The X Men have been through a lot over the past two decades, and I don’t mean just the missions the actual students at Xavier’s School for Gifted Youngsters have been on. Following several missteps in the bloated The Last Stand and the universally panned Origins: Wolverine, Matthew Vaughn breathed fresh life into the mutant saga with First Class, and after Bryan Singer came back on board to wipe the slate clean with Days of Future Past, it seemed as though the directions available for the third film in the new series to take were boundless. Unfortunately, Singer’s Apocalypse is a cluttered superhero movie that tries to fit way too many plotlines into what could have been an interesting discussion on its opening lines – a mutant so overpowered that it thinks itself a god – making it feel rushed and thrown together despite its long runtime. The franchise that pretty much kicked off the current age of superhero films seems now to be choking on the clichés it helped make popular, making its audience feel the exhaustion of the genre, like no other film before it.
Apocalypse continues the alternate timeline created by the events of Days of Future Past, where the world has witnessed the heroism of mutants through the act of Mystique (Jennifer Lawrence) saving the U.S. President from Magneto (Michael Fassbender), who has since gone into hiding. But hatred for mutants is nowhere close to non-existent, as we see Angel (Ben Hardy) and Nightcrawler (Kodi Smit-McPhee) going at each other in yet another underground cage-fight, something that has become a staple of these films. Set in the 1980s – and filled with references to the decade – the film shows us a troubled Mystique, not willing to accept the ‘hero’ status that the world has given her, as she feels that their war has not ended. We are also reintroduced to characters familiar from the original series – Jean Grey (Sophie Turner) and Cyclops (Tye Sheridan) – as they begin their time at the school, under Professor Xavier (James McAvoy), still busy recruiting gifted kids into his school with Havok (Lucas Till) and Beast (Nicholas Hoult) at his side. It is into this world that is awoken an ancient being known as En Sabah Nur (Oscar Isaac), the world’s first mutant, who has imbibed enough powers over the years to believe himself a god. Being the first in the new series to break free of a rooting in political history, there are multiple storylines, character arcs and themes at play in this crowded film which comes off as nothing more than fan service, and a very messy one at that.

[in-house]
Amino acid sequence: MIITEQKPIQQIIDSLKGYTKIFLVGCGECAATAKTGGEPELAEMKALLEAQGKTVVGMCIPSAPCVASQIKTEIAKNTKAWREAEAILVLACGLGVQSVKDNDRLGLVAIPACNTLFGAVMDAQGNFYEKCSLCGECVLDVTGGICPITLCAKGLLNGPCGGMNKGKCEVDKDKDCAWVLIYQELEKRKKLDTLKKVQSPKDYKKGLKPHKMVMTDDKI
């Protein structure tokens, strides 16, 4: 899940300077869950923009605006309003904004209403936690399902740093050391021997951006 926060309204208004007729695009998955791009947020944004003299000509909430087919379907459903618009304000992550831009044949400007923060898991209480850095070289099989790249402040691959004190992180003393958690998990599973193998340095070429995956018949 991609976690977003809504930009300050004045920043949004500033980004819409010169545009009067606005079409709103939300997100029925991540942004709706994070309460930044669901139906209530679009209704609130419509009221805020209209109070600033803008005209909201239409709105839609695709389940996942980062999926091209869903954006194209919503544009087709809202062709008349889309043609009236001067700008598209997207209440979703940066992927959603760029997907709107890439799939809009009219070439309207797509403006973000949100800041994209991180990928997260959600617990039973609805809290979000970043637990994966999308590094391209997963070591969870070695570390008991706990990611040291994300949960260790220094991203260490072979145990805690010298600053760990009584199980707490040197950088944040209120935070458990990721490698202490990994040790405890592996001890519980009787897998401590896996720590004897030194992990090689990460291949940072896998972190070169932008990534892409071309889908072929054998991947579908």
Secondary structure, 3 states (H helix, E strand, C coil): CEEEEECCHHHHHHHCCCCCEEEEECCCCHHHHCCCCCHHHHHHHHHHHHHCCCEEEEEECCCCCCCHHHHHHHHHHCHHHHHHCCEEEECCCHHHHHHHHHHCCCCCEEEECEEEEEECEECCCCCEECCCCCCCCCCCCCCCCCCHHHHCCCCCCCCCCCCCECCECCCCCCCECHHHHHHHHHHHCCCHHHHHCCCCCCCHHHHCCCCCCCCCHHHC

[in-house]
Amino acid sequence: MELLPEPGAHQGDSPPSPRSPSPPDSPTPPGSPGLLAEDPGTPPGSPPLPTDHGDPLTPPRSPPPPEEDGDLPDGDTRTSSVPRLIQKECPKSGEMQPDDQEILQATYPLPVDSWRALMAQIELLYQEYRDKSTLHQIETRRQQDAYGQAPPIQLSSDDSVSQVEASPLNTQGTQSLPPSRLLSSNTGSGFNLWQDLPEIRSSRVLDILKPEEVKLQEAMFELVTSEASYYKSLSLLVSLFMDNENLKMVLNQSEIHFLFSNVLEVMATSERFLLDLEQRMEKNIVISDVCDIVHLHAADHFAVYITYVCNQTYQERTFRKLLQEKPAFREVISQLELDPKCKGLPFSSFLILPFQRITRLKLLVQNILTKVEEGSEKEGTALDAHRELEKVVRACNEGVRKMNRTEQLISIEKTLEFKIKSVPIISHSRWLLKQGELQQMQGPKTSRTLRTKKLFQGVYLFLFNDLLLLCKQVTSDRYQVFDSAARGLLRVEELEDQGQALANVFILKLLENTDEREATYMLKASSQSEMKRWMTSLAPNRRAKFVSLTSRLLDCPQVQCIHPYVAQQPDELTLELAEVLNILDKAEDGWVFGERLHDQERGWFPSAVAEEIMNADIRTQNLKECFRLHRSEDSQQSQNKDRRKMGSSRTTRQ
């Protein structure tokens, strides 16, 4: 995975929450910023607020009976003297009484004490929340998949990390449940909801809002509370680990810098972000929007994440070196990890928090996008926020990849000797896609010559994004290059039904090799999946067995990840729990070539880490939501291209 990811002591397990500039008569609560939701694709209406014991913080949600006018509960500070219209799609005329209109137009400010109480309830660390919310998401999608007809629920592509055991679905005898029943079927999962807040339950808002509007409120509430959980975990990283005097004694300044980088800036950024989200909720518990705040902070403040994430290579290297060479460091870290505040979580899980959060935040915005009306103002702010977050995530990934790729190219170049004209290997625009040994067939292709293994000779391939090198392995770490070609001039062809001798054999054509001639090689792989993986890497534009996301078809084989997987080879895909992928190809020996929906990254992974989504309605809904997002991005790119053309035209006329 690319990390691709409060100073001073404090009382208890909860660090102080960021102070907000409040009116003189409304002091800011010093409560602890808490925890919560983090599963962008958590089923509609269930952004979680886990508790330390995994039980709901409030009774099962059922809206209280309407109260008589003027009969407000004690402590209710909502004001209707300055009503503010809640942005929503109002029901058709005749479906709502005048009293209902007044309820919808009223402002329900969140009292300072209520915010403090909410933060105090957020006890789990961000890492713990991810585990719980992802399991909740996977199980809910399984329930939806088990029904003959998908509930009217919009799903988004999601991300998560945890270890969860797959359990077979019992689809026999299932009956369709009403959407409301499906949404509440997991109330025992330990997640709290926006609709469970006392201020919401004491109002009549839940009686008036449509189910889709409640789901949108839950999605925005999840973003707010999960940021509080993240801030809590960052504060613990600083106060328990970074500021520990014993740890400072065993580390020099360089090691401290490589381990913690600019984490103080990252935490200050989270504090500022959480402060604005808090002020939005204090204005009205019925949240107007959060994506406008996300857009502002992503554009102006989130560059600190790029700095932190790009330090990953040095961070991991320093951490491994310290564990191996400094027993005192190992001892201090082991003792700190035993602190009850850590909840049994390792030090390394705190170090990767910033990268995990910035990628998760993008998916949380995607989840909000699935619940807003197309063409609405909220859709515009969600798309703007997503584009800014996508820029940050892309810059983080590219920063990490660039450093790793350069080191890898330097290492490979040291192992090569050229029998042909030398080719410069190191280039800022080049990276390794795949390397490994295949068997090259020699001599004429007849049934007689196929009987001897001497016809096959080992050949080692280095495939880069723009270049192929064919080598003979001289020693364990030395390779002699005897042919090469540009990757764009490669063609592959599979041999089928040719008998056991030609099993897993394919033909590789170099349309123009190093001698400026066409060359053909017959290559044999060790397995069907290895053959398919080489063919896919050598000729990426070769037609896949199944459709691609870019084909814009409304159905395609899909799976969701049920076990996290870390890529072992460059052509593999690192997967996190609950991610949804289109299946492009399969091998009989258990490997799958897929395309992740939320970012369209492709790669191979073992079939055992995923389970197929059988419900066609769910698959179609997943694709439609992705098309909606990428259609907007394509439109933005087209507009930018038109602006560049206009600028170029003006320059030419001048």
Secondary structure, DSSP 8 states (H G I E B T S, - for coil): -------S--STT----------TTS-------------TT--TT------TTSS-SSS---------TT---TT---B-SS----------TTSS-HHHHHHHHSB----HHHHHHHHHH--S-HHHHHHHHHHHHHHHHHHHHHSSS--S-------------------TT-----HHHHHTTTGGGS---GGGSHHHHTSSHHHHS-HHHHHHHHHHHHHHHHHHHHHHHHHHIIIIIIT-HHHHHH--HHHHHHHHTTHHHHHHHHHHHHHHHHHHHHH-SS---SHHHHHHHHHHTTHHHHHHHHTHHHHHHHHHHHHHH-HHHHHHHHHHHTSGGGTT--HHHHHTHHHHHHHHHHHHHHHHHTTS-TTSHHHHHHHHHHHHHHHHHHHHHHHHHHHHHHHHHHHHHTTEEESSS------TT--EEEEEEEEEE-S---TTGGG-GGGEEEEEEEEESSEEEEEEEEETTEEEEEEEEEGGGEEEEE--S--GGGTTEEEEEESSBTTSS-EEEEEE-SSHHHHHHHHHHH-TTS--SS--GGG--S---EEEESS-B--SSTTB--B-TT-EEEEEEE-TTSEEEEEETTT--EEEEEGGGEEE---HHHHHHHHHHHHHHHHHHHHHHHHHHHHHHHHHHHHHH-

There are two major reasons why this film fails to stack up with the great superhero films of today, some even within its own franchise. For one, it tries the Herculean balancing act of blending strikingly different storylines, involving different characters from the comics, into one piece and thereby losing out on a central thematic and emotional core. While First Class, despite all the political narrative surrounding it (and even enhanced by it), boils down to the triangular relationship at its heart – that between Charles, Erik and Raven – and Days of Future Past furthers this relationship as seen through Logan’s eyes, there is no central narrative to be found at the heart of Apocalypse, which constantly jumps from Magneto’s pain to Mystique’s doubt to Xavier’s love interest and to brief glimpses of the individual pains of each student, having no connection to each other. Giving equal time and attention to each character is a good thing, but when each such arc and motivation stands almost isolated from each other, it is extremely difficult for the audience to feel attached to any one, and that is where overwhelming action sequences become necessary to keep hold of the viewer’s attention. There is also an immense amount of character building through subtext, which would not be clear to anyone not familiar with the character arcs in the original series, which timelines do not exist in the present series.